It’s Monday again, time for a little bit of writing advice:
This ties back to the first post in this series (here), and it’s about how our minds and our imaginations are really quick about creating our own impressions – even if all we have is incomplete data.
When reading a story, did it ever happen to you that the text described something in a way that didn’t match the image in your head? That’s what this is about.
If I picture something in my mind based on something I’m reading I will fill in any significant blanks in the description myself. It’s difficult for me to imagine a person with long hair without also imagining that the hair has a colour. It’s much easier to just assume the hair is blonde, or black, or red, purple, ginger, whatever. You’ll have no idea what kind of colour I imagined the hair was.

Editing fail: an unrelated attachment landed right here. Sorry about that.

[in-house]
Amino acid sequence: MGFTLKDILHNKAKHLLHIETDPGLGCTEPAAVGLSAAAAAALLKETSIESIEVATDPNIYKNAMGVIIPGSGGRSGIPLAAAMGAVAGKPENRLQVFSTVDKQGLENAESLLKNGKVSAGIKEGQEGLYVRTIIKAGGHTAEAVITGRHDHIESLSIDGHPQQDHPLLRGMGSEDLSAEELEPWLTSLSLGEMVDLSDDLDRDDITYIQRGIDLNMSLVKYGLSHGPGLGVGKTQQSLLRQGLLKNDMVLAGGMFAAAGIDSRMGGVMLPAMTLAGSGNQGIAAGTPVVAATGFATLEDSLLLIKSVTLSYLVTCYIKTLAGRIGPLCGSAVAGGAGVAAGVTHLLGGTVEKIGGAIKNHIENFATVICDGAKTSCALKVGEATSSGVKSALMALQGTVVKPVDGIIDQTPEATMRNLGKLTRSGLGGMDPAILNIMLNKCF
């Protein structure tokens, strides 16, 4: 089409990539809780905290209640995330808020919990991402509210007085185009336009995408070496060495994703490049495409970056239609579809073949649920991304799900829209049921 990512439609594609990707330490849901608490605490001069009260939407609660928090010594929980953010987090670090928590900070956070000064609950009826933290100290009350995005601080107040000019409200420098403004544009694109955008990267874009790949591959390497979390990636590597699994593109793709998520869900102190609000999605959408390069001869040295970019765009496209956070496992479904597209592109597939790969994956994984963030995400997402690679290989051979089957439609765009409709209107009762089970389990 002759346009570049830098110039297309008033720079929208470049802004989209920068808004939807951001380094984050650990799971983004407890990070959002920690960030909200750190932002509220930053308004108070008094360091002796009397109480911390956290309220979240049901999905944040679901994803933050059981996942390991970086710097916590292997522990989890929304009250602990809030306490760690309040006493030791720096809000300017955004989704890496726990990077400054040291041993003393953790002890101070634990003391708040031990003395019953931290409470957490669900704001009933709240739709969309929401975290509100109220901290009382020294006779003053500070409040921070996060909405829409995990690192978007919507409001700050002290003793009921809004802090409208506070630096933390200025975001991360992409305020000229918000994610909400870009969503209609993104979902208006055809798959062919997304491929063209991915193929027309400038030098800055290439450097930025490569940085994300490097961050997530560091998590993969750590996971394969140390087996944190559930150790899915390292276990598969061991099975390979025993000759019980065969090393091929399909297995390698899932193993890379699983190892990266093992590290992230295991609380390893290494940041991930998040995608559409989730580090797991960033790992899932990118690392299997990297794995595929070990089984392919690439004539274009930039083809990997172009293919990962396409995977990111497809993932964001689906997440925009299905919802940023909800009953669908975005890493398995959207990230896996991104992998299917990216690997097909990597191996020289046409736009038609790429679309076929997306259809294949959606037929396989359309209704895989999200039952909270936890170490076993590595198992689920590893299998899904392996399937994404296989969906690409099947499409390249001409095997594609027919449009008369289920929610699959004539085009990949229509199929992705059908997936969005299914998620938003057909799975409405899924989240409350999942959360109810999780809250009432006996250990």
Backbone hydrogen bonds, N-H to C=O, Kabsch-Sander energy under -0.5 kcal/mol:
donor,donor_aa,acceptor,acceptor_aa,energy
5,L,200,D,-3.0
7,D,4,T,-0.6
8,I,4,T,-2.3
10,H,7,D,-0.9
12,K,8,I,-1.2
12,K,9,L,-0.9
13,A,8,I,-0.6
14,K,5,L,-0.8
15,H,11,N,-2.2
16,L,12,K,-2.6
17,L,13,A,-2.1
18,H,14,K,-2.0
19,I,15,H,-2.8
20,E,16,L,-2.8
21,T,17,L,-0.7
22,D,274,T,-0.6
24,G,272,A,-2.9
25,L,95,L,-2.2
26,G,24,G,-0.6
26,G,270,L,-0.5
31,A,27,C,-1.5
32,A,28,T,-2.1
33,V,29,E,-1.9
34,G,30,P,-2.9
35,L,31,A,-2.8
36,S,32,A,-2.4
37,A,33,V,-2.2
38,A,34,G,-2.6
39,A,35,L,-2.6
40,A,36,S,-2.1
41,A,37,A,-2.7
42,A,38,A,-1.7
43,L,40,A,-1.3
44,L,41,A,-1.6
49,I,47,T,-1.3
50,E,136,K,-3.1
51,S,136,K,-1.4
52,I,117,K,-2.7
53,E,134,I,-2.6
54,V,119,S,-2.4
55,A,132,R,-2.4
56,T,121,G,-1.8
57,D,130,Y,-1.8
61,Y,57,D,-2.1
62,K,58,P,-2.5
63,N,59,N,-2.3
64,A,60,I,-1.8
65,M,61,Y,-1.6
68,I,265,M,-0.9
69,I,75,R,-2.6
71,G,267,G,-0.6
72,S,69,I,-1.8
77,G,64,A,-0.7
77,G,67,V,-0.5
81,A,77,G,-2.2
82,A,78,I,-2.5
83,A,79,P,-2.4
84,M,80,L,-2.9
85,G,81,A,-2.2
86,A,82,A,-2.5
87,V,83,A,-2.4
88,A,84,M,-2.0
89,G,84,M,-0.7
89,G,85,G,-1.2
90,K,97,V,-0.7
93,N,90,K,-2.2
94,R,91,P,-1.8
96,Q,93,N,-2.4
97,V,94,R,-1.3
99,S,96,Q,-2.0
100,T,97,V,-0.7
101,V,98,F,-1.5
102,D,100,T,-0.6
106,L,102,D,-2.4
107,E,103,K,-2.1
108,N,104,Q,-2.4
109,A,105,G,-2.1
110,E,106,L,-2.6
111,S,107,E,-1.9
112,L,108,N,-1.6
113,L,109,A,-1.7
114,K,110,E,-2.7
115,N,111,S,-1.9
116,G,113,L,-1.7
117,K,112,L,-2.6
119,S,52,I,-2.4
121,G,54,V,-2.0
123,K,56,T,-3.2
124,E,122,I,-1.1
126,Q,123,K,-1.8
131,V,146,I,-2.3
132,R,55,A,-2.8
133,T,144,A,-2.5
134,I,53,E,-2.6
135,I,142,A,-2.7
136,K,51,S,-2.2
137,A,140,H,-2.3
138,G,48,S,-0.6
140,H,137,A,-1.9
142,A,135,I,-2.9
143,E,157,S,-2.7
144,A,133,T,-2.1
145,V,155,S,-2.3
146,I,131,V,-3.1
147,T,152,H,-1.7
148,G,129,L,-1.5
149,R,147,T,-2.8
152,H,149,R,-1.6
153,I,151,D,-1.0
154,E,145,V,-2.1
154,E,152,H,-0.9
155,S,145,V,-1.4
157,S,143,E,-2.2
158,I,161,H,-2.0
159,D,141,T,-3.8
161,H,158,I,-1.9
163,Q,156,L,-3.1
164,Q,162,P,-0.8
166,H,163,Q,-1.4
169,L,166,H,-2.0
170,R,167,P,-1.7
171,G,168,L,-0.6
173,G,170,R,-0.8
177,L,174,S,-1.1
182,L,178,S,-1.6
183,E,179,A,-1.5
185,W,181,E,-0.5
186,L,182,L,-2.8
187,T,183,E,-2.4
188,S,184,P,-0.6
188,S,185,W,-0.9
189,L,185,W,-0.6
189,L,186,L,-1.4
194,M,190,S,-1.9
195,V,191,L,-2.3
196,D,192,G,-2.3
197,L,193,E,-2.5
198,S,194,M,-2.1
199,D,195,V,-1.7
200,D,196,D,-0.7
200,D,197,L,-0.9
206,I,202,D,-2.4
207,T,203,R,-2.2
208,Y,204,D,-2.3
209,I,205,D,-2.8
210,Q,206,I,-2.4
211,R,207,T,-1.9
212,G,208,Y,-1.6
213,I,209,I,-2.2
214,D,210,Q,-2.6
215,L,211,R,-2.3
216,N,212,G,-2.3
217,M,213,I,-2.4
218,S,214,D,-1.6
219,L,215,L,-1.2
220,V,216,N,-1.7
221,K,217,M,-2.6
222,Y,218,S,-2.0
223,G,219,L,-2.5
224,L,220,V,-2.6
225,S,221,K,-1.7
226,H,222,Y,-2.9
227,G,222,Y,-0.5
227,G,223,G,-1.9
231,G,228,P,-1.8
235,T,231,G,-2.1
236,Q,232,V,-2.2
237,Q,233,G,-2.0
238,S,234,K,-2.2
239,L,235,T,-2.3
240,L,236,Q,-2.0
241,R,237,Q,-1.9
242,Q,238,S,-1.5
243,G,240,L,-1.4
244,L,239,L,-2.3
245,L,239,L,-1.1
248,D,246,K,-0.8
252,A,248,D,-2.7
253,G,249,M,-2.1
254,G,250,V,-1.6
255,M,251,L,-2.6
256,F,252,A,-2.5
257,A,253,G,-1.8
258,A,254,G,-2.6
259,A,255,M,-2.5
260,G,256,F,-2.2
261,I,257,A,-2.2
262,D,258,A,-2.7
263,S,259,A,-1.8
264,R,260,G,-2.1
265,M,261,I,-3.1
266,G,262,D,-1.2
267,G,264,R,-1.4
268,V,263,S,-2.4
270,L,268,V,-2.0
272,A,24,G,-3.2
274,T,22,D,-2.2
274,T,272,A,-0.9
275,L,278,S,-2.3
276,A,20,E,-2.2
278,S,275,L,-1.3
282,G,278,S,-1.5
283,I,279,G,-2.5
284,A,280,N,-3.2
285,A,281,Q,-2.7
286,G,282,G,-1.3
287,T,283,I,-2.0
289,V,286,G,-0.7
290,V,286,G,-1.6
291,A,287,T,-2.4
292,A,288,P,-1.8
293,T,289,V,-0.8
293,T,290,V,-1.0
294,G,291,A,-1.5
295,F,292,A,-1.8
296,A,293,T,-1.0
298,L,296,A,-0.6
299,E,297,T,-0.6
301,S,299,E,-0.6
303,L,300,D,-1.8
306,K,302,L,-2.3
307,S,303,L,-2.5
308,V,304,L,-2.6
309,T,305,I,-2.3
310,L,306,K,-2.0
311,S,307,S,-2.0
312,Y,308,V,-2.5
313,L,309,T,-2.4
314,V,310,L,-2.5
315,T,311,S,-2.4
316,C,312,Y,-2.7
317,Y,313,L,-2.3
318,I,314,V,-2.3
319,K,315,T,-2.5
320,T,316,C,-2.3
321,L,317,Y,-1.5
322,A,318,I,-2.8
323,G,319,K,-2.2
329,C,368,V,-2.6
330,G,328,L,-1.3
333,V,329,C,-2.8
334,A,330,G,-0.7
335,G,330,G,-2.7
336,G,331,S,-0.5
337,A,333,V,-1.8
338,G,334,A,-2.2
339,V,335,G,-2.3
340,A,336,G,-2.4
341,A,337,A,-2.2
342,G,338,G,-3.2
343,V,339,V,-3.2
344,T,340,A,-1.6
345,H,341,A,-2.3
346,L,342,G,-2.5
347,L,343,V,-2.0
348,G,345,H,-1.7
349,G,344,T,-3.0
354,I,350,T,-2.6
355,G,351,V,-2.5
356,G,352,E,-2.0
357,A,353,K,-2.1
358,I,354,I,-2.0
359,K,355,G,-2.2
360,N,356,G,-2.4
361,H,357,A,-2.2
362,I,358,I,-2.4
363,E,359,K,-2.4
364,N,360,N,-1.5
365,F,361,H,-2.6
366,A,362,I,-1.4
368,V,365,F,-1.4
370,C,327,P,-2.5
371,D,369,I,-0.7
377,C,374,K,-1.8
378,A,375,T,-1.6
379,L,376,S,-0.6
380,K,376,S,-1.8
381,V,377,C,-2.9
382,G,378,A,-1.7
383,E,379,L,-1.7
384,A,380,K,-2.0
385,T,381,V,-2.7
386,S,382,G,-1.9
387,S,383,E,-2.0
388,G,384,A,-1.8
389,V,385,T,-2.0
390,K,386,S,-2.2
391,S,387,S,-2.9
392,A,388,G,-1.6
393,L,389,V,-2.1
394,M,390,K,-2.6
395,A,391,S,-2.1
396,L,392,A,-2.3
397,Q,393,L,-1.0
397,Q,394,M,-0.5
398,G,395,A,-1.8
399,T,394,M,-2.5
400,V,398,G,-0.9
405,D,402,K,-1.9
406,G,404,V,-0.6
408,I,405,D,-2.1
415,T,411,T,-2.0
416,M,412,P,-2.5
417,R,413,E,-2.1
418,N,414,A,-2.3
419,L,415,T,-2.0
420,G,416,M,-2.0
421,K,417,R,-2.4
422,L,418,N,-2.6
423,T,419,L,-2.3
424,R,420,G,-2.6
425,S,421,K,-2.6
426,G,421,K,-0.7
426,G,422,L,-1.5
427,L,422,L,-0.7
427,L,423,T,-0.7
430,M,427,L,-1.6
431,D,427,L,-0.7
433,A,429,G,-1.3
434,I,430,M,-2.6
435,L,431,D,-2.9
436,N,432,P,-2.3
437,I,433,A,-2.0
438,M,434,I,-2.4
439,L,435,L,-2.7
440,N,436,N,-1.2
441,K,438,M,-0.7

Later on, the text reveals that the long flowing hair is not only brown, but also woven through with a garland of flowers.
That doesn’t match my impression at all. It contradicts my experience of the story, and I will have to either revise my internal image or ignore that part of the description. Both options are bad.
When writing, keep track of what information you have included in your description and what you’ve left out. Do not go back and fill in the missing details later as chances are you’ll contradict what your reader has imagined.
There are ways to get around this and to add more details later, but that’s a topic for another day.